nfc - Android HCE: are there rules for AID?

nfc - Android HCE: are there rules for AID?

Ethan Savitr Author: Ethan Savitr Date: 2022-10-05
nfc - Android HCE: are there rules for AID?

All you need to know about nfc - Android HCE: are there rules for AID? , in addintion to java - Are there advantages for using SpongyCastle over BouncyCastle, if targeting Android 3.0 and later? , android - Are there any official APIs/Samples/Tutorials for implementing the new Material-Design-guidelines? , android - Configure MIFARE DESFire EV1 as NFC Forum Type 4 Tag for NDEF , facebook audience network - After upgrade to target 29,there are so many crashes on android 10 /apex/com.android.runtime/lib64/libart.so (art::OatFileManager::DumpForSigQuit

  1. nfc - Android HCE: are there rules for AID?
  2. Question:

    I'm trying to use an ACR122 NFC reader to select an application emulated in one Nexus 5 using Android Host Card Emulation. However, small AIDs are not recognized.

    My goal is to use a three byte long AID, as I do in a DESfire card. My first goal is only to be able to do a SELECT command.

    My test app uses the following configuration for AIDs:

    <host-apdu-service xmlns:android="http://schemas.android.com/apk/res/android"
    android:description="@string/service_descr"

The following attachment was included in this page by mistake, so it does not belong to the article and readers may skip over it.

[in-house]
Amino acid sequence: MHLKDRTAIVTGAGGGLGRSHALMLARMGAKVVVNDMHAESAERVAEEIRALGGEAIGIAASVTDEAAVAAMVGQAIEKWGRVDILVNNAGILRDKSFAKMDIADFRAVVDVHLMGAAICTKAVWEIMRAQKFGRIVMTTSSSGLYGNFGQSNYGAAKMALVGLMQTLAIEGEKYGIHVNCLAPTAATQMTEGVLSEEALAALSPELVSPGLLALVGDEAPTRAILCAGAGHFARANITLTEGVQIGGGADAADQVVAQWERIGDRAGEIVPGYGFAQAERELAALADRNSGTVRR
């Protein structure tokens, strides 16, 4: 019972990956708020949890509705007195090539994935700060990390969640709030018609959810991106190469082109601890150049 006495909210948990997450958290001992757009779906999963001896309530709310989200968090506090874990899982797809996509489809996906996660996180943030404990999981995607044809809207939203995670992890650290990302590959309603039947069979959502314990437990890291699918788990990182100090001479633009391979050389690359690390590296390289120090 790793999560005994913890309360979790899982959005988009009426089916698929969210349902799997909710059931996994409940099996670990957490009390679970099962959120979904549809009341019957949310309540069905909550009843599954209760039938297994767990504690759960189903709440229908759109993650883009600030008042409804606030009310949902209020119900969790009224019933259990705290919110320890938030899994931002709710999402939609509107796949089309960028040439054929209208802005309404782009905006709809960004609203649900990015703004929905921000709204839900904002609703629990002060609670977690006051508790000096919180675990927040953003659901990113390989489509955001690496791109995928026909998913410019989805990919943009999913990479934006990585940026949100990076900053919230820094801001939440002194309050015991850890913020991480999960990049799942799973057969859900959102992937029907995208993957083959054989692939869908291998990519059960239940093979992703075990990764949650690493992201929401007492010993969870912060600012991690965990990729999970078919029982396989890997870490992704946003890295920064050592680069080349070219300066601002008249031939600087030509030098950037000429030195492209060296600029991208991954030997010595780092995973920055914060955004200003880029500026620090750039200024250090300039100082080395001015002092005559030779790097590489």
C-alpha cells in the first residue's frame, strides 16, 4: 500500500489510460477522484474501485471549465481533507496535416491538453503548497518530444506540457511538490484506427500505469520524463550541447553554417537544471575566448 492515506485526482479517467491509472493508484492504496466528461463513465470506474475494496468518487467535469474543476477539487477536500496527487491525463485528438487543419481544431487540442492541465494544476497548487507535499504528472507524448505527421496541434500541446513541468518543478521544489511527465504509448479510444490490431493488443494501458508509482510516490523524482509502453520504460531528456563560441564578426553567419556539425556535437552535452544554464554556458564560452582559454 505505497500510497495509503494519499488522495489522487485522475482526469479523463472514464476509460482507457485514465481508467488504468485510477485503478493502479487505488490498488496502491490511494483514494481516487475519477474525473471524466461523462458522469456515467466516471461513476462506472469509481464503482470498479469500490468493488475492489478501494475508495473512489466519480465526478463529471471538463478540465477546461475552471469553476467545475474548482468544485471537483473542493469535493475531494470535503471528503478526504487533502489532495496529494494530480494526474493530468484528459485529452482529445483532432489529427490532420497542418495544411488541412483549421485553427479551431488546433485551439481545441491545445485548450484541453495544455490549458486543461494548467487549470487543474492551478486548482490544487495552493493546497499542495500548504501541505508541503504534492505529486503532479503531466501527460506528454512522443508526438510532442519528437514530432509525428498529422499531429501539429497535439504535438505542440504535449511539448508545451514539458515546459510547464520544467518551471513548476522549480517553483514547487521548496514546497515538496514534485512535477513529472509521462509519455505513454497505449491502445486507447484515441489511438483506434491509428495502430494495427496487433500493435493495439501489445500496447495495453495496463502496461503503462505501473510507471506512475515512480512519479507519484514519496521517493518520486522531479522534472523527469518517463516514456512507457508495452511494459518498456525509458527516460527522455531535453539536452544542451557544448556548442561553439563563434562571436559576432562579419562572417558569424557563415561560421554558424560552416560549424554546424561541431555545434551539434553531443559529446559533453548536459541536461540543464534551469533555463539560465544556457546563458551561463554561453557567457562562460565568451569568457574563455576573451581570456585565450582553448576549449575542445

android:requireDeviceUnlock="false" >
    
        <aid-group
            android:category="other"
            android:description="@string/aid_descr" >
                <aid-filter android:name="A0A1A2" />
                <aid-filter android:name="B0B1B2B3" />
                <aid-filter android:name="C0C1C2C3C4" />
                <aid-filter android:name="D0D1D2D3D4D5" />
                <aid-filter android:name="E0E1E2E3E4E5E6" />
        </aid-group>
    
    </host-apdu-service>
    

    If I run the following APDUs:

    00 a4 04 00 03 a0 a1 a2 00
    00 a4 04 00 04 b0 b1 b2 b3 00
    00 a4 04 00 05 c0 c1 c2 c3 c4 00
    00 a4 04 00 06 d0 d1 d2 d3 d4 d5 00
    00 a4 04 00 07 e0 e1 e2 e3 e4 e5 e6 00
    

    I always get the following responses:

    => 00 a4 04 00 03 a0 a1 a2 00 
    <= 6f 00 
    => 00 a4 04 00 04 b0 b1 b2 b3 00 
    <= 6a 82 
    => 00 a4 04 00 05 c0 c1 c2 c3 c4 00 
    <= 90 00 
    => 00 a4 04 00 06 d0 d1 d2 d3 d4 d5 00 
    <= 90 00 
    => 00 a4 04 00 07 e0 e1 e2 e3 e4 e5 e6 00 
    <= 90 00 
    

    So, only AIDs with length greater than 5 bytes will work with Android? Or am I doing something really wrong?


    Solution 1:

    The rules for smartcard application identifiers (AIDs) are defined in ISO/IEC 7816-4. An AID may consist of up to 16 bytes. Based on the first 4 bits, AIDs are divided into different groups. The most relevant groups defined in ISO/IEC 7816-4 are:

    • AIDs starting with 'A': internationally registered AIDs
    • AIDs starting with 'D': nationally registered AIDs
    • AIDs starting with 'F': proprietary AIDs (no registration)